From Thuggery to Cleaning the Streets: The Story of a Ghetto Youth

Kalanda was raised by a single mother after losing his father during infancy. He says that his mother worked small jobs selling food items in the market and vending on the streets to fend for her family but couldn't raise much.

Audio 5

Ibrahim Kalanda, 30, has lived on the streets of Kampala for more than 15 years engaging in criminal activities like stealing and conning unsuspecting members of the public. Born in Makerere in Kawempe Division, Kalanda targeted people on different streets in the Central Business District to steal their valuables like phones, bags, jewellery and laptops among others.

With his colleagues, they also stole from vehicles left in parking lots without anyone keeping a close watch. Kalanda was raised by a single mother after losing his father during infancy. He says that his mother worked small jobs selling food items in the market and vending on the streets to fend for her family but couldn't raise much.

Kalanda recalls that sometimes they couldn't afford a meal a day and had to sleep on empty stomachs. According to Kalanda, the poor conditions pushed him into the streets to seek livelihood.  In Kawempe and Central Divisions, he got into the company of criminals whom he worked with them since his early teen days.

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Kalanda, a senior four drop-out has also been abusing drugs just like many of his colleagues born and raised in slums. He says the difficulties they go through in the slums prompt them to resort to drug and alcohol abuse hoping that they could forget their problems.

He, however, says that unfortunately when they get high on drugs, they soon become hungry and do all they can to get money for survival. Unemployed and without any alternative source of income, Kalanda says stealing seems to be the only option for survival.

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Kalanda says that his actions on the streets are regrettable and has now opted out for a better life. The father of two is one of the more than 500 members of the 7 Hills Team, a group of youths formerly involved in criminal activities in different divisions of Kampala.

The group started three months ago is involved in sweeping the streets and desilting drainage channels as a way of keeping them busy and demonstrate to the authorities that they can transform and get involved in productive ventures. Kalanda hopes that working with 7 Hills will help him get total transformation into a decent and productive man.

He is optimistic that if 7 Hills is integrated into government, its members shall have a source of income from, which they shall sustain themselves and their families.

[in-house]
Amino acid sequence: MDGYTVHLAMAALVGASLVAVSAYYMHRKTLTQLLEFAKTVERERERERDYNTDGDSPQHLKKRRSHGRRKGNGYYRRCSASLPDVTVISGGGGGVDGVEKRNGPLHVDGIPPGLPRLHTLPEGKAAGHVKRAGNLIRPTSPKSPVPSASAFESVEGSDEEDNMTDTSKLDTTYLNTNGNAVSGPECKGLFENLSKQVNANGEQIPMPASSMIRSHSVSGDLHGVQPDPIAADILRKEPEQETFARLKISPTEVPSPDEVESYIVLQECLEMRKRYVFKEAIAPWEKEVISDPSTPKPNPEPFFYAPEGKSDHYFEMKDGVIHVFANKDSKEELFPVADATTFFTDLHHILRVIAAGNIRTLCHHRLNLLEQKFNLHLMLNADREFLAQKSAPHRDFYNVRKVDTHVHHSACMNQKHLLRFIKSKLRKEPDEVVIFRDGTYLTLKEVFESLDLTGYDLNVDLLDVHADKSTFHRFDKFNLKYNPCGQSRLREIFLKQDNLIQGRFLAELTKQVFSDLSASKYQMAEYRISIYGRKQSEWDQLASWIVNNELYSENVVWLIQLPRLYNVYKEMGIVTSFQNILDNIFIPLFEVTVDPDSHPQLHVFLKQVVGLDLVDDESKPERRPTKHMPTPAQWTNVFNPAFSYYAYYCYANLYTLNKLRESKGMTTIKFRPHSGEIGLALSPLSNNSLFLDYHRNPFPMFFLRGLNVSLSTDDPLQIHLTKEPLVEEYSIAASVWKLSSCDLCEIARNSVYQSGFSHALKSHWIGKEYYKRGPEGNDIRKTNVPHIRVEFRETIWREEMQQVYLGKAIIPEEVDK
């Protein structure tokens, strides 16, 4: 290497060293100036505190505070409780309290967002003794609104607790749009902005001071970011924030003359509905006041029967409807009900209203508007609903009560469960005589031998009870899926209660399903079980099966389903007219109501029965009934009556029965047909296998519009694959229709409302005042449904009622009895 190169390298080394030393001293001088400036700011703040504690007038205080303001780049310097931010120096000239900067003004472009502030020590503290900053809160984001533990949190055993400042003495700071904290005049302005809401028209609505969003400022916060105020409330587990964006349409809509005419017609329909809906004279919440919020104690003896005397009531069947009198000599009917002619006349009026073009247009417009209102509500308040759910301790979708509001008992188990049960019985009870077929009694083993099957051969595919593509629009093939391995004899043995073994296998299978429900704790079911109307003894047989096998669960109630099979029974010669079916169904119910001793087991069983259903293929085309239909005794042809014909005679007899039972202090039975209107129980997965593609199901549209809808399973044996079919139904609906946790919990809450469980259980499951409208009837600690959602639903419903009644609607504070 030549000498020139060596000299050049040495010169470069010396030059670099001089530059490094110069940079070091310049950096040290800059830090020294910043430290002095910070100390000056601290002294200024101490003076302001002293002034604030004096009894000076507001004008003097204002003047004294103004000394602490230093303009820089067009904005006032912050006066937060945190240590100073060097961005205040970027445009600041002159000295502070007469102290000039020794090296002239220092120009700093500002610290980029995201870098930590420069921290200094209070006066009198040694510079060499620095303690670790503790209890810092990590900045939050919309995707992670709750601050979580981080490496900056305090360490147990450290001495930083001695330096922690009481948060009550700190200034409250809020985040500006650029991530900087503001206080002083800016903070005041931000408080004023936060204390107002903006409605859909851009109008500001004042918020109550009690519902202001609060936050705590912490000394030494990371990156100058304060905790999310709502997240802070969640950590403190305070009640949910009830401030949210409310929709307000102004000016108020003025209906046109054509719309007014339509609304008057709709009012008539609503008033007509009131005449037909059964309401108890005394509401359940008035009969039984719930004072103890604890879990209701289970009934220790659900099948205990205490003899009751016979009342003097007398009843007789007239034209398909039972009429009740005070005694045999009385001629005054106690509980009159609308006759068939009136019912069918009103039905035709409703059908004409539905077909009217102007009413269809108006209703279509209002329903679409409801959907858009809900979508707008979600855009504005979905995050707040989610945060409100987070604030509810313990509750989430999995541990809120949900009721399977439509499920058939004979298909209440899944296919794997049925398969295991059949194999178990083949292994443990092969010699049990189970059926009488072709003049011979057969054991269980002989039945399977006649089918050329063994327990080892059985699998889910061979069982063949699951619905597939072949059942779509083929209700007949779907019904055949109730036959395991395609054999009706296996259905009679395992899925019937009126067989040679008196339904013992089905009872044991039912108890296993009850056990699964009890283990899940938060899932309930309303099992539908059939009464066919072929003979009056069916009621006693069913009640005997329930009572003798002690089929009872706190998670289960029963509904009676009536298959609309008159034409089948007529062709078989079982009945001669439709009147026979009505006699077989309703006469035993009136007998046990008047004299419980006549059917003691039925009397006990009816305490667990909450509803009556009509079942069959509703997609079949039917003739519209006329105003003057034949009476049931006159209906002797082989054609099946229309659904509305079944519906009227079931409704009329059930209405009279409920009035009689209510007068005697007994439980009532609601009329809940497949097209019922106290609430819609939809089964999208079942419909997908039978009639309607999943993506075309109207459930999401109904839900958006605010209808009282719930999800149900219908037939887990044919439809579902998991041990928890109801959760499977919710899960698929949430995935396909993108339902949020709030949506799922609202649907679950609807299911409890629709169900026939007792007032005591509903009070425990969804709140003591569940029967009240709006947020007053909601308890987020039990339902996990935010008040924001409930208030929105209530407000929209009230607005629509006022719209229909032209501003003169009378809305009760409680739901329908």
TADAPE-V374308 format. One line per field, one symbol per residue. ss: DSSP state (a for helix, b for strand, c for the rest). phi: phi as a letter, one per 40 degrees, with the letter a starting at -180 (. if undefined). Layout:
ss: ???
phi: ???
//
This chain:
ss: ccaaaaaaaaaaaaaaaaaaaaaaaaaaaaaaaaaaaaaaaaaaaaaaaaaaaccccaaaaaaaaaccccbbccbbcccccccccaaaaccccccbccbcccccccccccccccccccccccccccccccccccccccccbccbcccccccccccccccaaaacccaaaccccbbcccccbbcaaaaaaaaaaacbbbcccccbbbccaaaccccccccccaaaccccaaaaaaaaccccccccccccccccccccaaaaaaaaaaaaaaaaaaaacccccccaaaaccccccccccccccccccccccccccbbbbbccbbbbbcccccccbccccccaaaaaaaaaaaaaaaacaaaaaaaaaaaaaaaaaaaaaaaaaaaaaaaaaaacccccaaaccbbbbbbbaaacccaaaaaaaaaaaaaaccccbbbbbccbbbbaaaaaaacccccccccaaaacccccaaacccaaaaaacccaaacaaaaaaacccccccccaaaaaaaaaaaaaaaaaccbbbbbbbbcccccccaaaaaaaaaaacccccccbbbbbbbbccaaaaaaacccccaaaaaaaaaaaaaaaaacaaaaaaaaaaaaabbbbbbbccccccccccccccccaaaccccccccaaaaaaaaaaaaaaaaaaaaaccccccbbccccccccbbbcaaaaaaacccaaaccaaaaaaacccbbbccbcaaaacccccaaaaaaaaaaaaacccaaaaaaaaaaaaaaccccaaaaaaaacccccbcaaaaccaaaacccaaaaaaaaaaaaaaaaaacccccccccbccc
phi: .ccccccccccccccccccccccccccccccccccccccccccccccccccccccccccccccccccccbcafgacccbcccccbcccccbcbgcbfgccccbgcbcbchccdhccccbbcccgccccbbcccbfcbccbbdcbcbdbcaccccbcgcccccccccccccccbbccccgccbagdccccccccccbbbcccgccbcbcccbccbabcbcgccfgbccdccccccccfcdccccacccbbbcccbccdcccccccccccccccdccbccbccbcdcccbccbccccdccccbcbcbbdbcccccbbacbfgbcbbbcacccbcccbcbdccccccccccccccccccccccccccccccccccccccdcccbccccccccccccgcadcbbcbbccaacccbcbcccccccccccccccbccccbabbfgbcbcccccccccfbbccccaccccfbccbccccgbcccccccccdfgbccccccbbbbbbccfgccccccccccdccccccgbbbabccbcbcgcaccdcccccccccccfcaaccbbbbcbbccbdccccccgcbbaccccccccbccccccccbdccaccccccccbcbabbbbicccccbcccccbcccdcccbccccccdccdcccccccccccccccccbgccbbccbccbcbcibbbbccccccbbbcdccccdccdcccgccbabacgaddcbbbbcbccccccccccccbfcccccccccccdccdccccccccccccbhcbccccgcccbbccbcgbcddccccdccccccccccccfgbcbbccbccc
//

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7 Hills was started by heads of criminal gangs also known as commanders in Kampala. Faruk Bulime, one of the commanders, says that the objective of the group is to organise youths from the slums involved in criminal activities such that they refocus their energy into productive activity.

Bulime, who was a thug himself, says that the high unemployment rates force youths into theft and drug abuse. He says many have not acquired education or have dropped out because their parents couldn't afford to keep them in school.

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Bulime says they chose to sweep roads and desilt drainage channels so as to make a difference in their communities. Usually, there is flooding in different parts of Kampala with water entering people's houses and claiming some lives.

According to Bulime, the 7 Hills Team has been working for close to three months sweeping streets and desilting channels. Bulime says currently KCCA gives them some protective gear like gumboots, gloves, spaded and hoes among others.  

He wants KCCA to incorporate the group as part of their casual Workers.  He says youths in slums are hardworking and capable of delivering on the job but only need guidance. Bulime wants jobs like desilting drainage channels and cleaning the city to be ring-fenced for youths in slums.

So far, he says they have at least 100 members in each of the five-division of Kampala who have been working voluntarily and are willing to continue working.

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Eng. Brian Baagala, the manager in charge of drainage at KCCA, says the Authority is working with the team to ensure that they are remunerated. He says the plan is to employ them as casual workers of KCCA such that they can earn a living from their sweat.

KCCA manager of Sanitation Jude Byansi says the authority already has a shortage of casual workers and could hence use the youths if a budget is availed.